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Ajowan: Healing Spice

A less familiar #spice, but one popular in India, Ajowan (pronounced aj'o-wen) is prized for its ability to add zest to curries and aroma to breads and biscuits, but also for its power to cure everyday ills. In the Indian culture, warm distilled water steeped with ajowan seeds is preferred to taking an aspirin for a headache or instead of taking cough medicine for a cold, or even an antacid for #heartburn or an antihistamine for #allergies. This ancient medicinal spice has more than a dozen active compounds in its tiny little seed, and one of them is as strong as morphine.

Although a stranger to most American kitchen cabinets, Ajowan is often found in American medicine cabinets. Its active ingredient is often used in our cough medicines and lozenges. Thymol, its essential oil, is found in toothpaste and mouthwash, and it's even used to maintain the shelf life of packaged foods and perfumes. Not only is it popular in India, but this spice is also cherished in Iran, Pakistan, North Africa and Afghanistan.

Ajowan is often used in dishes with root vegetables, with starchy foods, and with legumes. #India most commonly uses this spice with their lentil dishes, both for its taste and because of its ability to improve digestion and prevent flatulence.

Natural Pain Relief

Studies have demonstrated that ajowan seeds can be as effective for pain as morphine. This is due to its thymol content, and why chewing the raw seed will completely numb your tongue. You may find Indian medicinal remedies for pain including carum copticum (ajowan) extract as it seems to have a clear #analgesic effect.

Omam water is used as a home remedy for a variety of gastrointestinal ills, such as easing heartburn, relieving #belching and #bloating, reducing flatulence, and stopping #diarrhea. Research seems to point to choline, which aids the brain in sending healing messages to the body, and roasting them before making a warm infusion with them seems to be most effective. Acetylcholine is likely the reason behind its success in relaxing the gut as acetylcholine helps control involuntary muscles.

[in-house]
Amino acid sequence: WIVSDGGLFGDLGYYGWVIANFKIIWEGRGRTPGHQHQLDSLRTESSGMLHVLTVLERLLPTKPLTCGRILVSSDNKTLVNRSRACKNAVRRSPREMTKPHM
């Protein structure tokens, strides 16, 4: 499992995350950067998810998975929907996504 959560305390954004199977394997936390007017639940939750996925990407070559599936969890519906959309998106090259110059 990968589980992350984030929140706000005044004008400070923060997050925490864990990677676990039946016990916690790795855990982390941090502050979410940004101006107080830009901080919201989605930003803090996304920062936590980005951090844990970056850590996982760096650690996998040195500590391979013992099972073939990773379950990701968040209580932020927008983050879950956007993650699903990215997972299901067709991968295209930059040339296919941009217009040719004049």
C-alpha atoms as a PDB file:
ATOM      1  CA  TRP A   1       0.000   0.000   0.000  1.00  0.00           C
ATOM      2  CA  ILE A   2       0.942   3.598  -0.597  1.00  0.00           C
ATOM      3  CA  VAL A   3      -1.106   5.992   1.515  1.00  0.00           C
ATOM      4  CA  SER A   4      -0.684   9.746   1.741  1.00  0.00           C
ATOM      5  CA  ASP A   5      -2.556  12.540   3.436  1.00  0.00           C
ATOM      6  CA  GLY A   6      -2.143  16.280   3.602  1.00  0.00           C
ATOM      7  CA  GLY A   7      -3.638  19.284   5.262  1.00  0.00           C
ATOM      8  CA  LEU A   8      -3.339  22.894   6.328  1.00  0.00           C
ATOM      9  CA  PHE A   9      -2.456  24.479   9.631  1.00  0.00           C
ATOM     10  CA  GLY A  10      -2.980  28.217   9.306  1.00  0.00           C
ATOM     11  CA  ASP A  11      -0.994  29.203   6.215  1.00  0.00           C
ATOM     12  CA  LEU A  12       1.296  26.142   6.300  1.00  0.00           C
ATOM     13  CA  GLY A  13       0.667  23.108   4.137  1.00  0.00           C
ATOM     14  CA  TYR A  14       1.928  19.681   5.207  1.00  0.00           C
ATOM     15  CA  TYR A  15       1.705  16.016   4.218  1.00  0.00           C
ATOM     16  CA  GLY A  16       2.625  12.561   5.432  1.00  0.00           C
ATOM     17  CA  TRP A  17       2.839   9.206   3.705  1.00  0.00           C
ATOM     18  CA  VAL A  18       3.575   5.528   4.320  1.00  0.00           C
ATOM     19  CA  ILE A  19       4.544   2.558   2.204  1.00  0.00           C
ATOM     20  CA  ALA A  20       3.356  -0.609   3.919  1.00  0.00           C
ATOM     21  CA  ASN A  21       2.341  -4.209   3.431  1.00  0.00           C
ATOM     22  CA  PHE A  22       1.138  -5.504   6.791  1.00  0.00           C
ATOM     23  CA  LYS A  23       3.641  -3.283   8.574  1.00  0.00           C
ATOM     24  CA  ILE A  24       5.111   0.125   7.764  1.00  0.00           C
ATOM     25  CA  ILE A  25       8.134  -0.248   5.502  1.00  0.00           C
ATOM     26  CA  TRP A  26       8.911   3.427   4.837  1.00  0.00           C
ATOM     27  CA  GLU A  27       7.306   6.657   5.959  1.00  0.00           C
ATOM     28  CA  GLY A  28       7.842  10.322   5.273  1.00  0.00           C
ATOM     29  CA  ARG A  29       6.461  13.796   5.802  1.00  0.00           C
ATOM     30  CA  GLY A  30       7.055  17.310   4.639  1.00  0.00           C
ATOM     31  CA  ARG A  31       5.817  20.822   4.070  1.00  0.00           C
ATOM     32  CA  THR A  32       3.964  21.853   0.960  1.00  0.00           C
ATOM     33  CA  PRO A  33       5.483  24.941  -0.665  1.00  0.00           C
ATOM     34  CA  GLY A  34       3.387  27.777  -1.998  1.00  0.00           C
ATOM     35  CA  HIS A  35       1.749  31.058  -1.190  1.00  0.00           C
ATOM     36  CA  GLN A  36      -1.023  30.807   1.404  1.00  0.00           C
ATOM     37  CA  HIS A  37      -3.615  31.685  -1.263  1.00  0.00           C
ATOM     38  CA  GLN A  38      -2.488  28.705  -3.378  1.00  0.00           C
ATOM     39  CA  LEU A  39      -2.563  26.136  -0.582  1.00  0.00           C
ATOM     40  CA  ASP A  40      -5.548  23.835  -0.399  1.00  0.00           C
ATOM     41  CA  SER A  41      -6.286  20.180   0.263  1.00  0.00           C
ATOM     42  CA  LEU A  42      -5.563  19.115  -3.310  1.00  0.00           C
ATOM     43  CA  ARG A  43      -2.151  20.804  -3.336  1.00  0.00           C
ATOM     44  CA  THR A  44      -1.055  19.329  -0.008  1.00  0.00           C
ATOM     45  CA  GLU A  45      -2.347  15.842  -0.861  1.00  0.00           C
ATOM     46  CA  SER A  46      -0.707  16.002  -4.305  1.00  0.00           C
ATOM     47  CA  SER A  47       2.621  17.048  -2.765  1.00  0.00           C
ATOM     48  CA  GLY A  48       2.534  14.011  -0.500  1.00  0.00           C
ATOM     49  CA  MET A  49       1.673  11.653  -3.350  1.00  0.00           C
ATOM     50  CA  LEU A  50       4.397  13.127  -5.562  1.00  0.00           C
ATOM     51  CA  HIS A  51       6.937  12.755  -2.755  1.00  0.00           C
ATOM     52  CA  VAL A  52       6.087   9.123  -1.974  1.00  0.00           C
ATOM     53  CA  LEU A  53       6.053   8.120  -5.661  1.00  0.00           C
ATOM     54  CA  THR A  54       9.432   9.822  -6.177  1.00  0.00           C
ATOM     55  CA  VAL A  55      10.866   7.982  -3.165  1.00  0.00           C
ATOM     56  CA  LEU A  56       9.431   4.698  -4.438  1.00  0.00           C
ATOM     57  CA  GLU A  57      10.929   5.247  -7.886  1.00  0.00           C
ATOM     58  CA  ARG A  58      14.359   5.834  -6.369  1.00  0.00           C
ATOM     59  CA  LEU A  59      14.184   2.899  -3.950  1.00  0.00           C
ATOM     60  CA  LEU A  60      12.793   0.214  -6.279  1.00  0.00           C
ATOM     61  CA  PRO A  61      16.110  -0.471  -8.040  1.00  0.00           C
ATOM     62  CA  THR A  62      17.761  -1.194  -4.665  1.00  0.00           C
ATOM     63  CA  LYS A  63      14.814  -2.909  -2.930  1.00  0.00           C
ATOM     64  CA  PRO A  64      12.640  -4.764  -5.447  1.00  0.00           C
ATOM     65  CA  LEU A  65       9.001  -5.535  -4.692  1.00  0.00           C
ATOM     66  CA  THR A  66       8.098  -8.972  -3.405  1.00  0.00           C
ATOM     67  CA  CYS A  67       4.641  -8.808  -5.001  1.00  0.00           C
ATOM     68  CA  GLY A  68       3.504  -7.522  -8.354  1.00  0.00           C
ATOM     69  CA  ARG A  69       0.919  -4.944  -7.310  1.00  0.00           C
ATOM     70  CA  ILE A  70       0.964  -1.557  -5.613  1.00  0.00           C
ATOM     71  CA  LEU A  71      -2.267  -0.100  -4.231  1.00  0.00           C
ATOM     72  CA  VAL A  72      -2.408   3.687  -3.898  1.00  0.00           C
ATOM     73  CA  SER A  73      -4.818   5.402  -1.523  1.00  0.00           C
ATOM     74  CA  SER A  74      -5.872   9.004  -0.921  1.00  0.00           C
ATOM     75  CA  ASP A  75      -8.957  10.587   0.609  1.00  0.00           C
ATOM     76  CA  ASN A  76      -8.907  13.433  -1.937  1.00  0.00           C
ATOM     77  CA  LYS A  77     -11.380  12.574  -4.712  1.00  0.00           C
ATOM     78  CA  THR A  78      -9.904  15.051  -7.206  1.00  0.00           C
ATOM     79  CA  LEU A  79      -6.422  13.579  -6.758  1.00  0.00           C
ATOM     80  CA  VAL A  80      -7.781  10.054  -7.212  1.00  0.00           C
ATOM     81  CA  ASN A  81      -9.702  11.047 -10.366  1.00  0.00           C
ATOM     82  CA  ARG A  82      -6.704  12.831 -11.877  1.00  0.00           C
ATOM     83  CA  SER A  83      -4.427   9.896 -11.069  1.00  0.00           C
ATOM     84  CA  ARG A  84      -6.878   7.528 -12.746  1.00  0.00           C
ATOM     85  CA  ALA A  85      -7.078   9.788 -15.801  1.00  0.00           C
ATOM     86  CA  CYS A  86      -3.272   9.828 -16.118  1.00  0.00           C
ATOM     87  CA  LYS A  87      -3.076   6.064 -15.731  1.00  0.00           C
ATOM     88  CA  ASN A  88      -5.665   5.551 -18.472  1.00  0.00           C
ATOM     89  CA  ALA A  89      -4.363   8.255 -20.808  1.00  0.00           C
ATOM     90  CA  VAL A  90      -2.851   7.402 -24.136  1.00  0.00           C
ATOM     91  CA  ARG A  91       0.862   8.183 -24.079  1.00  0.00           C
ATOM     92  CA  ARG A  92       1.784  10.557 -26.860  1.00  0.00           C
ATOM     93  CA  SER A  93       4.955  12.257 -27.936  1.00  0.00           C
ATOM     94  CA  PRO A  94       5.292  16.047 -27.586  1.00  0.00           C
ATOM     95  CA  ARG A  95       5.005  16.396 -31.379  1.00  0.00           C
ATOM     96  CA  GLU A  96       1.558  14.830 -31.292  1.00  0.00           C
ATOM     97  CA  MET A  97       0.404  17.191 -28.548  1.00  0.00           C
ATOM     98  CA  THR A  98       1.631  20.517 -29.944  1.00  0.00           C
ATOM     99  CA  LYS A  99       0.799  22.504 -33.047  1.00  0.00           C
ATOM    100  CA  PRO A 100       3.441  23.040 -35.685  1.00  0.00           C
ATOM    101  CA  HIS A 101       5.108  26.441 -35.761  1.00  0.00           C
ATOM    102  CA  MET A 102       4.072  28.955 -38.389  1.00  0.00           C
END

An All-Purpose Healer

Ajowan really is incredible. Healers have used it for a variety of concerns, but let me share a little bit about the practices science is really starting to support. Asthma is among the more impressive, as one study demonstrated that compared to theophylline, a boiled extract of ajowan offered comparable bronchodialation. Researchers provided the extract every thirty minutes to asthmatics and then measured their lung function, and they found the extract improved breathing ability by up to 32 percent.

In another study, ajowan had similar effects as the calcium channel blocker verapamil (Calan) in decreasing elevated blood pressure in animals. Ajowan has shown to be more effective than codeine for coughs and effective at killing a number of bacterias, including salmonella.

Getting to Know Ajowan

If you dine in an Asian restaurant, you might find an appetizer fritter called pakora or a filled dumpling called samosa. Ajowan is popular in baked goods in India. You will likely also find it in a wafer-thin bread called pappadam and in the puffed, pastry-like friend bread, paratha.

In Afghanistan, ajowan is also used in breads and pastries, and it's a key ingredient in the Ethiopian spice blend berbere, which is typically used to flavor vegetable dishes and meat stews.

This isn't an expensive spice, but may be a challenge to find in the States. Peek in Indian markets or specialty spice shops. The small seeds, like celery seeds, are sold whole as they aren't typically used ground. They should be light brown, uniform in color, and free of extraneous debris. They should have an herbal aroma as well. They can keep for two years if stored away from light and heat, and properly sealed in a glass jar.

The flavor has been described as strong, like thyme or anise. It should be cooked as well, to avoid numbing your lips and tongue, and the longer it cooks, the more mellow it becomes. First roast it in a little oil, to enhance the flavor, then ground. The small seeds are chewable, so they don't have to be ground. The seeds are tender and can be torn with your fingers, so using your mortar and pestle, you can easily get a powder. Some do prefer this spice whole.

Try it in an Indian bread, savory biscuit, or even a dessert. It is often used in chutneys, relishes, and even with pickles. You can also add it to meat dishes and fish curries, lentil stews, and potato casseroles. It really mellows with the longer cooking so you can add more than a little pinch in these soups. Some even dry roast it and add it to trail mix or spiced nut blends. Might be perfect in the crust of your chicken pot pie or on top of your stir-fried vegetables. Personally, I am going to try to make some ajowan parathas, and I'll share a picture in the comments if they turn out - actually, I'll share my spoils too, after I find this fascinating spice. Enjoy!

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